Laying Off Temporary Workers, Changes To IR3520th Apr 2020
Do you employ temporary or part-time workers? Need to cut costs because the Covid-19 crisis has hit your business?
Do not assume that the pandemic will enable you to lay off temporary workers without going through the proper procedures.
Many part-time and seasonal worker contracts have clauses that entitle the employer to lay them off. But what if your contracts are missing this important clause?
Part-time workers are entitled to be furloughed if they qualify – but they must have been on the PAYE system on February 28, 2020. And there are also important regulations to be considered…
Part-Time Workers (Prevention of Less Favourable Treatment) Regulations 2000
These regulations provide a gender-neutral route for tackling discrimination against part-time workers.
But complying with them may not be enough – a part-time worker may still have a claim under the Equality Act 2010.
Who Is Protected By The Part-Time Workers Regulations (2000)?
There is no qualifying period. Most of the rights under the regulations are granted to ‘workers’ as defined in the Employment Rights Act 1996.
They cover all individuals working under a contract of employment or any other contract (including an implied contract).
A part-time worker must be treated as favourably as a full-time worker under the terms of their contract. The rules apply only if any less favourable treatment:
- is because the worker is part-time
- cannot be justified objectively.
Changes To IR35
There will be significant changes to the IR35 rules that cover:
- who pays Income Tax and National Insurance Contributions (NICs)
- how they are paid to HM Revenue & Customs (HMRC).
Under the new rules, it will be the engaging company – not the individual – that decides whether that person is an employee or is self-employed for tax and NIC purposes.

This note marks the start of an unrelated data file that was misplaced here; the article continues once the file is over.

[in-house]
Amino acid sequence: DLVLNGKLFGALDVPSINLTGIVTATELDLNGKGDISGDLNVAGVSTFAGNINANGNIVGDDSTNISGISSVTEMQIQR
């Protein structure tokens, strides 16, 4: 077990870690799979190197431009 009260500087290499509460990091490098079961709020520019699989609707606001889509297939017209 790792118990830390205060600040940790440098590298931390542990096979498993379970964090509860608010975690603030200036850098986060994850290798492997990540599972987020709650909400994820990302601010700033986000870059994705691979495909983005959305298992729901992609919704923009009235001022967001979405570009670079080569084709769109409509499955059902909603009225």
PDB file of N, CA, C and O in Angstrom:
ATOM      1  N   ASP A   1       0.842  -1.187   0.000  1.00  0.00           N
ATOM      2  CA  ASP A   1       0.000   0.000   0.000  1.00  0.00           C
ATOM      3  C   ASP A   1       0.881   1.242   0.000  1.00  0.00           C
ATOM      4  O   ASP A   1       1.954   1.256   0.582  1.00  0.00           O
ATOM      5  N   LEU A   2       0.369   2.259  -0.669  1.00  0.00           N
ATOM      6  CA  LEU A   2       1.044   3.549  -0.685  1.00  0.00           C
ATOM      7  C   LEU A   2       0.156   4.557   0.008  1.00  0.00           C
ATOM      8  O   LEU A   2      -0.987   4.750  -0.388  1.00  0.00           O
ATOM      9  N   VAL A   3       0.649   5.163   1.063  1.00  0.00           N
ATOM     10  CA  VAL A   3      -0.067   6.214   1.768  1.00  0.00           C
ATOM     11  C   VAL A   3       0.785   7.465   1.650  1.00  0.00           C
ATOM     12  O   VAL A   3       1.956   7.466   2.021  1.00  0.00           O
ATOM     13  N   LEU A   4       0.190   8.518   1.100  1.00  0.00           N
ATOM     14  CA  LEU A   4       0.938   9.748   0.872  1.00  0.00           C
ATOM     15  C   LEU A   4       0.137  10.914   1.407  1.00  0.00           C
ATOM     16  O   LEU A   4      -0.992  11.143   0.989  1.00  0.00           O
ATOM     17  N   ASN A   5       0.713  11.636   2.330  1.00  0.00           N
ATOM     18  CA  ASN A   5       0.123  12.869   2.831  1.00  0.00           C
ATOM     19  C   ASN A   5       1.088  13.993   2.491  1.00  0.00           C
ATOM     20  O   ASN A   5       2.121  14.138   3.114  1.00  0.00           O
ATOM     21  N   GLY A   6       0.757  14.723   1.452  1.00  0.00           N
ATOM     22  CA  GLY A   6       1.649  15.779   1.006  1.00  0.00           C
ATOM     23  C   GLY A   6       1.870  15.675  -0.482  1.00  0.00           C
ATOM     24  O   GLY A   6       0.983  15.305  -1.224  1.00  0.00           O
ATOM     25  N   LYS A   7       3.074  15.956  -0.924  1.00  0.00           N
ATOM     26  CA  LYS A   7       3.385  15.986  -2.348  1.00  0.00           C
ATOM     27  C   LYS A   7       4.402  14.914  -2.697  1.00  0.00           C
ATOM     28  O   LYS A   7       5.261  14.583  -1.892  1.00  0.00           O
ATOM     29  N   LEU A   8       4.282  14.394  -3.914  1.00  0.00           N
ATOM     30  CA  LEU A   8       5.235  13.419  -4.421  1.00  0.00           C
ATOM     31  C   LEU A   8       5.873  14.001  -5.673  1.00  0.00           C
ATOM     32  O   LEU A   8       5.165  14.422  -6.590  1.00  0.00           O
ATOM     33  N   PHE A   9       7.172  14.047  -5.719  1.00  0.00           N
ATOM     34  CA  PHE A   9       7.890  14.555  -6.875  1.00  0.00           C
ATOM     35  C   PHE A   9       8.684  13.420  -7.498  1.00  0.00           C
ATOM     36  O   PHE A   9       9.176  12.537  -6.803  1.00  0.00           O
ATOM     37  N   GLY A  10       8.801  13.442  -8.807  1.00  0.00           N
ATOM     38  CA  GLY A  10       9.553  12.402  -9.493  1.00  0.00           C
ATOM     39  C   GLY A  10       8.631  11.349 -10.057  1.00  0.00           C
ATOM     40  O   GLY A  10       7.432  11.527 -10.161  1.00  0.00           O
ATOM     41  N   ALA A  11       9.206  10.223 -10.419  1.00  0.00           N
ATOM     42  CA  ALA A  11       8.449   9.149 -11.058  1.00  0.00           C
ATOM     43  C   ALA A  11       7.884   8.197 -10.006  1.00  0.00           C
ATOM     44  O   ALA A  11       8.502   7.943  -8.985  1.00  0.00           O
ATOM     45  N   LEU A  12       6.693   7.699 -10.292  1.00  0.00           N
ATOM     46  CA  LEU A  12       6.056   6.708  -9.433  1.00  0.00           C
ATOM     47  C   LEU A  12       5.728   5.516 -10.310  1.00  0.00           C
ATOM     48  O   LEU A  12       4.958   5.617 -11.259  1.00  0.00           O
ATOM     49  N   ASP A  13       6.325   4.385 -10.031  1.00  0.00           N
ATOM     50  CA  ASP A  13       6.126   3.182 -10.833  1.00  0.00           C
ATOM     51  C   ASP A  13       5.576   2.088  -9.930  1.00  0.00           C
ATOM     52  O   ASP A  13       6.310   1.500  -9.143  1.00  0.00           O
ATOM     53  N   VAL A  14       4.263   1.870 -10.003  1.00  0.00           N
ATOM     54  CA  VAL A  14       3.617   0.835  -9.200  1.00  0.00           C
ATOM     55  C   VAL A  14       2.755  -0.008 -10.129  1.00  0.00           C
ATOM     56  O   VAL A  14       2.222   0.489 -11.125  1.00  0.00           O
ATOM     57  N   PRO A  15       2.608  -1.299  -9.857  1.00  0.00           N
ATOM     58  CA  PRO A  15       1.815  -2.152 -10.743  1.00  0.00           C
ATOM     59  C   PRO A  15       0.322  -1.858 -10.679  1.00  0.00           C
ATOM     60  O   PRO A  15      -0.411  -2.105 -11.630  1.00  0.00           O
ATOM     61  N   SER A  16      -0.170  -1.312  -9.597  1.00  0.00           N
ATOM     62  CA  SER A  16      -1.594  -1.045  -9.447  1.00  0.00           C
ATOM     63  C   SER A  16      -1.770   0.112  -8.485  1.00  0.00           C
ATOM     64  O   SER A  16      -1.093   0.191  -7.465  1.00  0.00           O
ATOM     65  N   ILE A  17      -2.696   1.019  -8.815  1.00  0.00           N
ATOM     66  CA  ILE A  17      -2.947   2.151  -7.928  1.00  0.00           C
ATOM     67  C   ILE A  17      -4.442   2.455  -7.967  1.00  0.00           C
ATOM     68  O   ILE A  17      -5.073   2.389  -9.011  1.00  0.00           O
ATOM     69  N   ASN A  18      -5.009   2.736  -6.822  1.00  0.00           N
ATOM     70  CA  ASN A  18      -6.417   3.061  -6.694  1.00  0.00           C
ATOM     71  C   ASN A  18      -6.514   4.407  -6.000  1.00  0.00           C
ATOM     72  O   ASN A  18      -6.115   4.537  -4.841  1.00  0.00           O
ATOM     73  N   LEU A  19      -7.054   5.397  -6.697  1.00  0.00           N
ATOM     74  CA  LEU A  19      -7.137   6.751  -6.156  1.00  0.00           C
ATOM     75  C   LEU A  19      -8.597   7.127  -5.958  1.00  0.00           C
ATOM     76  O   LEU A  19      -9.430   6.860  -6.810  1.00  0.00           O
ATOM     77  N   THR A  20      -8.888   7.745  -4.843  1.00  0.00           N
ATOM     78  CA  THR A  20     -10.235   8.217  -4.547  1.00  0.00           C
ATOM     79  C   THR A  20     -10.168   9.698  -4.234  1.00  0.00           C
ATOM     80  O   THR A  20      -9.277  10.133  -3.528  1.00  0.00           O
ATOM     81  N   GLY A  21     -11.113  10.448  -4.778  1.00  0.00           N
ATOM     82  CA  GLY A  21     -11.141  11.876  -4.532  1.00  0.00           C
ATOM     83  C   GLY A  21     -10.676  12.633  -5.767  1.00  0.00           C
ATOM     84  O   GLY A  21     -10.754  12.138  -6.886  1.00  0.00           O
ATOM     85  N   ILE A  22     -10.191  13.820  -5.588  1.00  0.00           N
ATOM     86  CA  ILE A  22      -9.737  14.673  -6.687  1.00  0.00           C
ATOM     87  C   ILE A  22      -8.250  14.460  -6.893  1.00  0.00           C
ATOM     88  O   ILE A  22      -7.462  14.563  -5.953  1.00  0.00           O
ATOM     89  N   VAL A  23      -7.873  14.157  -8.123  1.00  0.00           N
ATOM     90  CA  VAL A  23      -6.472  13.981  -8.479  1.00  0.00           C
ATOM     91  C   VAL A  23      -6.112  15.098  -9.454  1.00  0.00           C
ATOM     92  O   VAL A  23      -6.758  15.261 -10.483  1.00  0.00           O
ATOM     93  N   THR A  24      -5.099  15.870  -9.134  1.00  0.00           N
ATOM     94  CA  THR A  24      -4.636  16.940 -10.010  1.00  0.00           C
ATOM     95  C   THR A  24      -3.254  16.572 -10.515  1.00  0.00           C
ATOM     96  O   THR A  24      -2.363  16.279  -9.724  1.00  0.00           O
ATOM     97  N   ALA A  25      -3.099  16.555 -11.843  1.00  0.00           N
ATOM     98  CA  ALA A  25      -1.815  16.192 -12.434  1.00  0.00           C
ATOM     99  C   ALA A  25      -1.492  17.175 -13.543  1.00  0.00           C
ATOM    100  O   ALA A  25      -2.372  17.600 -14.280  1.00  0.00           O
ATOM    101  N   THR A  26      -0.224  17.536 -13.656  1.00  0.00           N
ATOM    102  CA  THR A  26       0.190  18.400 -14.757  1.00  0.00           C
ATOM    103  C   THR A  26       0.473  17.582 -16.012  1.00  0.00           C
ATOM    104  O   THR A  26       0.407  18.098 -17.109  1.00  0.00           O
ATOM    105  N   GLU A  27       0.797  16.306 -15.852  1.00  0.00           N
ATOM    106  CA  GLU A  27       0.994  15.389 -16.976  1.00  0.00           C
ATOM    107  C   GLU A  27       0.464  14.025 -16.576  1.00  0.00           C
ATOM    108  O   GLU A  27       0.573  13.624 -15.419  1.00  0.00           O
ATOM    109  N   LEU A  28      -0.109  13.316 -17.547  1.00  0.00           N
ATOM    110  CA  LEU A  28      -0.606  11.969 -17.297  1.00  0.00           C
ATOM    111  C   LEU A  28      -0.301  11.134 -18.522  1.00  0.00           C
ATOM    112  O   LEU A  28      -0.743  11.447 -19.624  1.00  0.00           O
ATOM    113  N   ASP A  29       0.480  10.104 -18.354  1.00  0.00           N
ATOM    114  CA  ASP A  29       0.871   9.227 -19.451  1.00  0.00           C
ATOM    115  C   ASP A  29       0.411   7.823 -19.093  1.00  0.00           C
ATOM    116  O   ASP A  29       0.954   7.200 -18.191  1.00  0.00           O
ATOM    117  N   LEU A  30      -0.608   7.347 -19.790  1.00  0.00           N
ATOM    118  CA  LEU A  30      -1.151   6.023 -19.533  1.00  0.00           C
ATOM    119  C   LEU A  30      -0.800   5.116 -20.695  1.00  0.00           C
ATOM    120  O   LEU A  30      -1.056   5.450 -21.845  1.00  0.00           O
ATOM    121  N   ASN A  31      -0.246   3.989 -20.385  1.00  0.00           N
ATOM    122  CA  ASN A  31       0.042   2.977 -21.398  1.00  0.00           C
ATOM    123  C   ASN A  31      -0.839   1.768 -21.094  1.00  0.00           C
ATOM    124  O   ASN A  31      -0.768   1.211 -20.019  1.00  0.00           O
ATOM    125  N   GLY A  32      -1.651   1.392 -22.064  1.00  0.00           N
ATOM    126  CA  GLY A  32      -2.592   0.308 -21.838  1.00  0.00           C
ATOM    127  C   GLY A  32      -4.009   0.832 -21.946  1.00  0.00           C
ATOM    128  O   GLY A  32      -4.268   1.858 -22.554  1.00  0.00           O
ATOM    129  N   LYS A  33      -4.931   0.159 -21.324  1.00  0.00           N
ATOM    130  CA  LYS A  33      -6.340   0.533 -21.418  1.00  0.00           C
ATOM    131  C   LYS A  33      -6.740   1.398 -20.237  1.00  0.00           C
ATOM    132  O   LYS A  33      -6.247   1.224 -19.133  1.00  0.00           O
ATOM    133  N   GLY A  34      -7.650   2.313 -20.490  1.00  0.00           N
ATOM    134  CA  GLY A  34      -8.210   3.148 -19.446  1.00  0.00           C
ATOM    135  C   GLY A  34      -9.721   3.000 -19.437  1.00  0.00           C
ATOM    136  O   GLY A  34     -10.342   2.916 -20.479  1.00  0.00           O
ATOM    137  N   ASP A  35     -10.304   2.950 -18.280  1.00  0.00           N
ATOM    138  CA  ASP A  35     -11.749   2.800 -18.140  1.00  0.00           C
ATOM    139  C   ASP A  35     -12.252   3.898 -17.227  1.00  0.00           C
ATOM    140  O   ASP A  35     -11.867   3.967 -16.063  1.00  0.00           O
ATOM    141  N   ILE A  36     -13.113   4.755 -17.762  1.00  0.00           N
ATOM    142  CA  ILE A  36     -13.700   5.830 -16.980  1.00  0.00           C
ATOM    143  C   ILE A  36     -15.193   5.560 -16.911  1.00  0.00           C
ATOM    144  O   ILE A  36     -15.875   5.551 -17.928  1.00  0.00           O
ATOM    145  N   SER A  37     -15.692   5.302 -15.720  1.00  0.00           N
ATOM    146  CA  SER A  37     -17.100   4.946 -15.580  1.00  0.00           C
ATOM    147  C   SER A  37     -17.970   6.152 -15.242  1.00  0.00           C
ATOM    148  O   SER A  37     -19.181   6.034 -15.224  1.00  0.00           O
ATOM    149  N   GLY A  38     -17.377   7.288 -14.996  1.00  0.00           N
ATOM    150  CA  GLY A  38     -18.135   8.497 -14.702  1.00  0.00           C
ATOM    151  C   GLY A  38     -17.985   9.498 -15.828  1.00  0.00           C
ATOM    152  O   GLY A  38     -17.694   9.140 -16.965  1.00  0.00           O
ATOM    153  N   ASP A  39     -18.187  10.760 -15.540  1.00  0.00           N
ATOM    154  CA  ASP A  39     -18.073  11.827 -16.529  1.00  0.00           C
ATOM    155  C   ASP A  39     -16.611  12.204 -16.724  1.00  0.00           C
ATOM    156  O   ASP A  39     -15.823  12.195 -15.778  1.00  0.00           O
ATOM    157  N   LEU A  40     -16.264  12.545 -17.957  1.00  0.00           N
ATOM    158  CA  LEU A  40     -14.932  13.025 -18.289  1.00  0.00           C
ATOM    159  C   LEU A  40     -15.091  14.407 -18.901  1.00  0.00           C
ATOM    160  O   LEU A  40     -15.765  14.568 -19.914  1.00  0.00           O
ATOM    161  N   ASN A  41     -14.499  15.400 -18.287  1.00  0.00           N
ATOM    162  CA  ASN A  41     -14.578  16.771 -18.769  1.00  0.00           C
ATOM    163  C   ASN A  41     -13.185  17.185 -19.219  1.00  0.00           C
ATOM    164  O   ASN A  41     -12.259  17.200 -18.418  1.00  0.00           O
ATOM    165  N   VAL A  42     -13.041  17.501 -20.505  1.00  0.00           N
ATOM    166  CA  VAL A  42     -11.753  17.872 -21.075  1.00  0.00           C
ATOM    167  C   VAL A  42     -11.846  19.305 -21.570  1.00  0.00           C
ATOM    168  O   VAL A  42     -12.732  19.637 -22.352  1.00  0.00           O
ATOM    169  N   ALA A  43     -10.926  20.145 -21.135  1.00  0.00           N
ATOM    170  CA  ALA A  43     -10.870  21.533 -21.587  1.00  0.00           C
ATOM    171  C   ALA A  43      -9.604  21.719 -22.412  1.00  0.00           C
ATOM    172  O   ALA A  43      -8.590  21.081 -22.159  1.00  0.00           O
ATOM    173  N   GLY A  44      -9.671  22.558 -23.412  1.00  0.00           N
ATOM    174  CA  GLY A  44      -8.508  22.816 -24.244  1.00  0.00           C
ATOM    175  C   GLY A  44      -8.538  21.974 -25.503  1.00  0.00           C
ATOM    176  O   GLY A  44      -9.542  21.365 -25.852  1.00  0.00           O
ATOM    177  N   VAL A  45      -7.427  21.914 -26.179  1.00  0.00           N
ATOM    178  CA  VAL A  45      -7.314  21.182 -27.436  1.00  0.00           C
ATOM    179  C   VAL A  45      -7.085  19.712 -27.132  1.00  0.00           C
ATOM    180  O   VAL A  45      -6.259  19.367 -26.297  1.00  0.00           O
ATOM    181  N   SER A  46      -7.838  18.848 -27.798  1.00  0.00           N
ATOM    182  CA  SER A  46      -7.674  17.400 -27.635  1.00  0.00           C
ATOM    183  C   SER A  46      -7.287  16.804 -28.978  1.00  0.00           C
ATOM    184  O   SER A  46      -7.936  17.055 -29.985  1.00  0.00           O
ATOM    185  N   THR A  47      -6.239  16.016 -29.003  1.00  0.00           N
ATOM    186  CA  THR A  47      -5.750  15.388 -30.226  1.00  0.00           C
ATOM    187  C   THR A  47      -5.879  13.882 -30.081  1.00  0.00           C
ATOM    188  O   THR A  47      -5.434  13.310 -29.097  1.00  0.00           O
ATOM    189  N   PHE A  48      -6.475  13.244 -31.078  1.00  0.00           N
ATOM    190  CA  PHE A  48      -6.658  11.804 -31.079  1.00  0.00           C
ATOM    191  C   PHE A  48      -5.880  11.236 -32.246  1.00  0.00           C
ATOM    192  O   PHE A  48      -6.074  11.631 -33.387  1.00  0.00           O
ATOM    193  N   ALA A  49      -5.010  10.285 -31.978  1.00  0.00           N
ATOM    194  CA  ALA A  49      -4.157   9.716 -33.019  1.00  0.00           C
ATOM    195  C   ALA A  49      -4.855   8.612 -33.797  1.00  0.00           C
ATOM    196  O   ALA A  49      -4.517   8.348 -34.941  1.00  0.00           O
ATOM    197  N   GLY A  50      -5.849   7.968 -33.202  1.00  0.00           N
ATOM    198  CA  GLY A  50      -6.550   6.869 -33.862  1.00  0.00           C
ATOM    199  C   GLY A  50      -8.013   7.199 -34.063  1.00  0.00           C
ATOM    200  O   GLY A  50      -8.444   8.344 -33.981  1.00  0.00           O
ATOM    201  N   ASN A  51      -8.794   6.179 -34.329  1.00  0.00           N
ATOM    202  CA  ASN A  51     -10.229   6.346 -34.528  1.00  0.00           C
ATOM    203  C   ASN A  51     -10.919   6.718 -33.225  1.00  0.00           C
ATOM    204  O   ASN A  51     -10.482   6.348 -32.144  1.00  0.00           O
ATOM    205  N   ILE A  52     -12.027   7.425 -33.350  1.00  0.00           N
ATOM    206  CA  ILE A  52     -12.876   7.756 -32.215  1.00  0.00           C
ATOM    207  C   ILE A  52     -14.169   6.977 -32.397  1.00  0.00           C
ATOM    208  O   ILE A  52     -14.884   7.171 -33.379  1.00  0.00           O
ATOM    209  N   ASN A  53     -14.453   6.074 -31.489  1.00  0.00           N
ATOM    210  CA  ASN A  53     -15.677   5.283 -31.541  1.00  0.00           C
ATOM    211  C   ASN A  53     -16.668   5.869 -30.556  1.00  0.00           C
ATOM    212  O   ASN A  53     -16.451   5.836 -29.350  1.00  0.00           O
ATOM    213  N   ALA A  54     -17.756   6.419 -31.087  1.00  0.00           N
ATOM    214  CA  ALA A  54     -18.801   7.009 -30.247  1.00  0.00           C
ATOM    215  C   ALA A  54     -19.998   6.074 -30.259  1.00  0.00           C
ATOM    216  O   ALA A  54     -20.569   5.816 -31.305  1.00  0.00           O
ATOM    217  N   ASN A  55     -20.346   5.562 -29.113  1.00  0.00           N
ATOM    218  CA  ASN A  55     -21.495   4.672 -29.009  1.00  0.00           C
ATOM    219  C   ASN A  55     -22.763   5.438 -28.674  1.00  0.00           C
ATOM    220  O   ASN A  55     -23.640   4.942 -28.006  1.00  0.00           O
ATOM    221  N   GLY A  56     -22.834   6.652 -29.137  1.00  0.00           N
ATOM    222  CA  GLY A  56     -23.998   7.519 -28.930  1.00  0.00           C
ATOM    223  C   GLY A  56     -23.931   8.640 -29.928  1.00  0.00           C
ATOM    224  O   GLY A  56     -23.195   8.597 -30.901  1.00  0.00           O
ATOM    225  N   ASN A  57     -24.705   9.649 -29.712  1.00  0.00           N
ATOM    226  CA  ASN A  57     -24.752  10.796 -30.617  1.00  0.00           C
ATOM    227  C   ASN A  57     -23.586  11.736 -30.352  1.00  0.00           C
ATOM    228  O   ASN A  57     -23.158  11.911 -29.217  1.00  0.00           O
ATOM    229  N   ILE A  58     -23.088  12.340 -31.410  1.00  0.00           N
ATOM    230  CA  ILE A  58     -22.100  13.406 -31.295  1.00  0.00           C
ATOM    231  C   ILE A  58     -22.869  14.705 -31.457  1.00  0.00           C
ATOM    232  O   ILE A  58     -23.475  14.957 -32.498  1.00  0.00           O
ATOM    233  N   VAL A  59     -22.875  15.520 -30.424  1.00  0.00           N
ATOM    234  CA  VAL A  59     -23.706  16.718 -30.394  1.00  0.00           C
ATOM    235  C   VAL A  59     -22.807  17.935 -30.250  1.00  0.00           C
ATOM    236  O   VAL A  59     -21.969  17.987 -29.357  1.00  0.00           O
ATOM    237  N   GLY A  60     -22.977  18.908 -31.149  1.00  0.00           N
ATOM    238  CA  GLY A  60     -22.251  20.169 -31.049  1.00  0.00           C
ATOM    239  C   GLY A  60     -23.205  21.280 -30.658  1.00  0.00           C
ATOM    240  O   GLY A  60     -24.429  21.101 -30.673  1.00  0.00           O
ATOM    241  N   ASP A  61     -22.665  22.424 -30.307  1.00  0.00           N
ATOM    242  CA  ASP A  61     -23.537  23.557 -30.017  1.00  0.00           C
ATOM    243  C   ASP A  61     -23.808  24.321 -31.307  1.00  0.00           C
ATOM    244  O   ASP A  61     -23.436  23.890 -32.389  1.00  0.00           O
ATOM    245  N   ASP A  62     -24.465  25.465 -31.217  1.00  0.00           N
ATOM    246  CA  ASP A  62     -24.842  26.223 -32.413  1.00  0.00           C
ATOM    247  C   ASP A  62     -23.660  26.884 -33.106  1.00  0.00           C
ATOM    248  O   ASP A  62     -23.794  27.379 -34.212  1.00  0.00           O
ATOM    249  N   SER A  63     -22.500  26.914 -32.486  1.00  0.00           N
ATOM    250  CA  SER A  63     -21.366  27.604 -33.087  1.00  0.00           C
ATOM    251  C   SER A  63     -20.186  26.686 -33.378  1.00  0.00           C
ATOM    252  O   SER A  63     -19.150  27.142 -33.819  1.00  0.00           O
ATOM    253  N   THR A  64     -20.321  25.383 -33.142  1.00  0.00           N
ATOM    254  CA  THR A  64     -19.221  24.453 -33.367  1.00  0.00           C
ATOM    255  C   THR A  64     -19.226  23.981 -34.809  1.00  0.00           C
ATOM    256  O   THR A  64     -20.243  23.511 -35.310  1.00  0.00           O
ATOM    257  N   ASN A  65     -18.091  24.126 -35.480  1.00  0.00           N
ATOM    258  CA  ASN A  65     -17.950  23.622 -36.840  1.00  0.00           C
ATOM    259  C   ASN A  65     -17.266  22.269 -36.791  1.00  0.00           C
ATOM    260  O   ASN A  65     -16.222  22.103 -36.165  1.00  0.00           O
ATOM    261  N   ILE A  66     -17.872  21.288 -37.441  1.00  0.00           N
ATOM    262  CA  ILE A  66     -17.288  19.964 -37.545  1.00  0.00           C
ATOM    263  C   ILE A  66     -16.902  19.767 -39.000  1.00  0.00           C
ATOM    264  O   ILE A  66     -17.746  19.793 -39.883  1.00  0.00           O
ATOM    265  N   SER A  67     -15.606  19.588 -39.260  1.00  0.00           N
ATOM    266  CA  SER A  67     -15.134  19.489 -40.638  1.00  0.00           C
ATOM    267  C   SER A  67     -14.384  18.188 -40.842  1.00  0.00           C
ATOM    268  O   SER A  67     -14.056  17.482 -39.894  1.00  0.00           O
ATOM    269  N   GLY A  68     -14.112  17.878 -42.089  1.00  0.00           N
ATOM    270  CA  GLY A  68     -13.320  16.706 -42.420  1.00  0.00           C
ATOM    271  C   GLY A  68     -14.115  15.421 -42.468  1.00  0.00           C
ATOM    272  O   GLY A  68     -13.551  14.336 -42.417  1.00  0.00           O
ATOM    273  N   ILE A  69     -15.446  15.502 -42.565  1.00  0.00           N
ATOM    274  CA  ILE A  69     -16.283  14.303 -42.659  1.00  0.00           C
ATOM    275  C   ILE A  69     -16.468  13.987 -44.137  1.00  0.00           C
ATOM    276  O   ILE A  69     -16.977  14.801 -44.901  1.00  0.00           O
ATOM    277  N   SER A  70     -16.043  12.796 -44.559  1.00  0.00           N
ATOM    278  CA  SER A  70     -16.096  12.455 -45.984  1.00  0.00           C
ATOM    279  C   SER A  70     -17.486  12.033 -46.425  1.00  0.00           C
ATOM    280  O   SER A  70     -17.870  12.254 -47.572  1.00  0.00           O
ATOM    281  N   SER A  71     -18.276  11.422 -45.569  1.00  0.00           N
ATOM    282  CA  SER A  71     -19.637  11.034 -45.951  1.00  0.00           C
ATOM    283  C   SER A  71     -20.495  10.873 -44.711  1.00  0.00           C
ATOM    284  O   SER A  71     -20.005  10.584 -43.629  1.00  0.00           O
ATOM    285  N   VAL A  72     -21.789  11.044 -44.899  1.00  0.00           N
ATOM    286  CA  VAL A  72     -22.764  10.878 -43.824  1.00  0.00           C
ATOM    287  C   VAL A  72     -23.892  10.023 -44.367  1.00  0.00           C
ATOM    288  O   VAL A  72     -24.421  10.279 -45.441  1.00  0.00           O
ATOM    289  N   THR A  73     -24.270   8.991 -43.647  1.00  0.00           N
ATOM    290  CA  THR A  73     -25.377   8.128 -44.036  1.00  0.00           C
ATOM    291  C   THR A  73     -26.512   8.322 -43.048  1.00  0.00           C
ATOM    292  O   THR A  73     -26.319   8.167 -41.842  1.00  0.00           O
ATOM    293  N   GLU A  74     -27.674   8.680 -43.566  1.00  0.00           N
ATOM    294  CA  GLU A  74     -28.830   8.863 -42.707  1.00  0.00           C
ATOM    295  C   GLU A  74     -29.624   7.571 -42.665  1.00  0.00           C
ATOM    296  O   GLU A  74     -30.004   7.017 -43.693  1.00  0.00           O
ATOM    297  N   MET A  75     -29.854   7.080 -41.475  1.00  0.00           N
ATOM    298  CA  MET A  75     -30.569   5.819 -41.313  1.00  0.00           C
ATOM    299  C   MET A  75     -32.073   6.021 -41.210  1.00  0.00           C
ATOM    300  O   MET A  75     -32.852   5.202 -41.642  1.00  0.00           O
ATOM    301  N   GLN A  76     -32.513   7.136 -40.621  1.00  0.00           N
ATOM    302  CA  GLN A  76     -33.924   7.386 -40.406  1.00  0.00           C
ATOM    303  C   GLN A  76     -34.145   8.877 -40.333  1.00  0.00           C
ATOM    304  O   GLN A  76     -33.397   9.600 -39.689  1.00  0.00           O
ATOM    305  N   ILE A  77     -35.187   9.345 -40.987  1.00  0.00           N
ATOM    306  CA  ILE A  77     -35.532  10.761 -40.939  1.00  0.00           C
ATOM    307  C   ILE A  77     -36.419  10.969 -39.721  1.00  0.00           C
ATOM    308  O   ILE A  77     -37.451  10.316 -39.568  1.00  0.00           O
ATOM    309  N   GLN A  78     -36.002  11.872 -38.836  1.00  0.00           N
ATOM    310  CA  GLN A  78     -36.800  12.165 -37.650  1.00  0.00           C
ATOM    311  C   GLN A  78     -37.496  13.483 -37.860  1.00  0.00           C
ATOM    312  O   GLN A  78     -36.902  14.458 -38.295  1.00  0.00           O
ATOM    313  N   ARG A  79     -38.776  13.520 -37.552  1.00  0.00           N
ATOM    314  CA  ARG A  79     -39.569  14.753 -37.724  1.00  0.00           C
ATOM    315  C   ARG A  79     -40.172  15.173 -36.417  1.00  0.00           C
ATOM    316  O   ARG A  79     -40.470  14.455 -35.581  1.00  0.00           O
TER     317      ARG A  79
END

IR35 applies to engagements via an individual’s personal service company. It is sector-agnostic but the construction industry is one of the main sectors on HMRC’s radar.
The rules focus on this important question: imagine a contract between the ultimate engager and the individual doing the work – would this deemed contract be one of self-employment? Or would the person be an employee?
If the individual is a (deemed) employee then income tax and NICs must be paid through PAYE. If not, then they are outside the scope of PAYE.
The last 18 months have seen a flurry of cases at the tax tribunals which addressed this key question.
Who Is Currently Responsible For IR35 Compliance?
At present in the private sector, if an engager (such as a housebuilder) enters into a contract with an individual’s personal service company then it is up to that individual to decide if they are a (deemed) employee of the housebuilder.
If they are a (deemed) employee, their personal service company must operate PAYE on the money received from the housebuilder.
If not, the normal rules apply and the individual’s company pays corporation tax on the profit it makes. It can pay small salaries to its employees, dividends to the individual (and other shareholders) and bank any surplus.
What Is Changing?
The burden of making the decision and operating PAYE will shift from the individual and their company to the engaging company (where it is a medium or large entity).
If there are more parties in the contractual chain (other than just the engaging company, the individual and their personal service company in this example), it is the ultimate engager who makes the decisions. PAYE is paid by the body immediately above the personal service company in the contractual chain.
Why Are The Changes Being Made?
The stated aim is to bring the private sector in line with the public sector (which went through these changes in 2017).
But the better answer is that compliance across all sectors has been ‘sub-optimal’. So has HMRC’s policing of the rules (by its own admission to the House of Lords Select Committee).
How Does The Construction Industry Scheme (CIS) Interact With IR35?
IR35 takes precedence over CIS. Engagers should take four steps:
- Assess – how many people are potentially affected. What is their (deemed) status? How do they provide their services? What do the contracts say?
- Action plan – keep the board and stakeholders informed. Communicate to the individuals concerned. Accept that some people should move to the payroll.
- Systems review – can your systems record what is happening on the ground?
- Budget for the cost and time involved.
Act swiftly. HMRC had originally indicated that it would not look back at individuals and their personal service companies before the new rules were due to go live.
But this was merely a statement of intent – not a statutory exemption.
At the time of writing, both government and HMRC guidance were followed. But – now that the implementation of the reforms has been postponed until April 2021– this may well and is likely to be subject to change.
For more information, contact employment law solicitor Hugh Reid at Coles Miller’s Poole office.